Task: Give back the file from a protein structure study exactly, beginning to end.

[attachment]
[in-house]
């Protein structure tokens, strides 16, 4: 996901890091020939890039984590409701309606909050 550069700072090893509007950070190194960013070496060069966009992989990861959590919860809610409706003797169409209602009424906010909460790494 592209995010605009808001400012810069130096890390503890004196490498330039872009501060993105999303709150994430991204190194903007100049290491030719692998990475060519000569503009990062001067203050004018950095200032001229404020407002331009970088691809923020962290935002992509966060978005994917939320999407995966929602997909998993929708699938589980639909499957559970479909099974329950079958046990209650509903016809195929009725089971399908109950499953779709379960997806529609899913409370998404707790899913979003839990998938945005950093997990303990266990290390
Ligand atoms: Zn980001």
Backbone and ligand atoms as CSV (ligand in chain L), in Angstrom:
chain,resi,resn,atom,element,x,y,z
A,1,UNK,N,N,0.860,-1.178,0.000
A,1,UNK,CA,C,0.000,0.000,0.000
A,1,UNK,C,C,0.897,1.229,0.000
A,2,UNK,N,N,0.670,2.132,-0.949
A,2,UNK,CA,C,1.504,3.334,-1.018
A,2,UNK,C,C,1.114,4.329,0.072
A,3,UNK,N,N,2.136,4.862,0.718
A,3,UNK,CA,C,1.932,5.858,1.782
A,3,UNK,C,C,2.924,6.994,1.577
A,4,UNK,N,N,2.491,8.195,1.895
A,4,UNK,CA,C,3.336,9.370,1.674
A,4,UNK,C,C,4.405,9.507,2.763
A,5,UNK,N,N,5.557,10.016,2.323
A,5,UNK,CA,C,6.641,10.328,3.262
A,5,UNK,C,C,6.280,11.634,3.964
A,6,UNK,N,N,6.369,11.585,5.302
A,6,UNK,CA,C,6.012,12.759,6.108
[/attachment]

[in-house]
């Protein structure tokens, strides 16, 4: 996901890091020939890039984590409701309606909050 550069700072090893509007950070190194960013070496060069966009992989990861959590919860809610409706003797169409209602009424906010909460790494 592209995010605009808001400012810069130096890390503890004196490498330039872009501060993105999303709150994430991204190194903007100049290491030719692998990475060519000569503009990062001067203050004018950095200032001229404020407002331009970088691809923020962290935002992509966060978005994917939320999407995966929602997909998993929708699938589980639909499957559970479909099974329950079958046990209650509903016809195929009725089971399908109950499953779709379960997806529609899913409370998404707790899913979003839990998938945005950093997990303990266990290390
Ligand atoms: Zn980001």
Backbone and ligand atoms as CSV (ligand in chain L), in Angstrom:
chain,resi,resn,atom,element,x,y,z
A,1,UNK,N,N,0.860,-1.178,0.000
A,1,UNK,CA,C,0.000,0.000,0.000
A,1,UNK,C,C,0.897,1.229,0.000
A,2,UNK,N,N,0.670,2.132,-0.949
A,2,UNK,CA,C,1.504,3.334,-1.018
A,2,UNK,C,C,1.114,4.329,0.072
A,3,UNK,N,N,2.136,4.862,0.718
A,3,UNK,CA,C,1.932,5.858,1.782
A,3,UNK,C,C,2.924,6.994,1.577
A,4,UNK,N,N,2.491,8.195,1.895
A,4,UNK,CA,C,3.336,9.370,1.674
A,4,UNK,C,C,4.405,9.507,2.763
A,5,UNK,N,N,5.557,10.016,2.323
A,5,UNK,CA,C,6.641,10.328,3.262
A,5,UNK,C,C,6.280,11.634,3.964
A,6,UNK,N,N,6.369,11.585,5.302
A,6,UNK,CA,C,6.012,12.759,6.108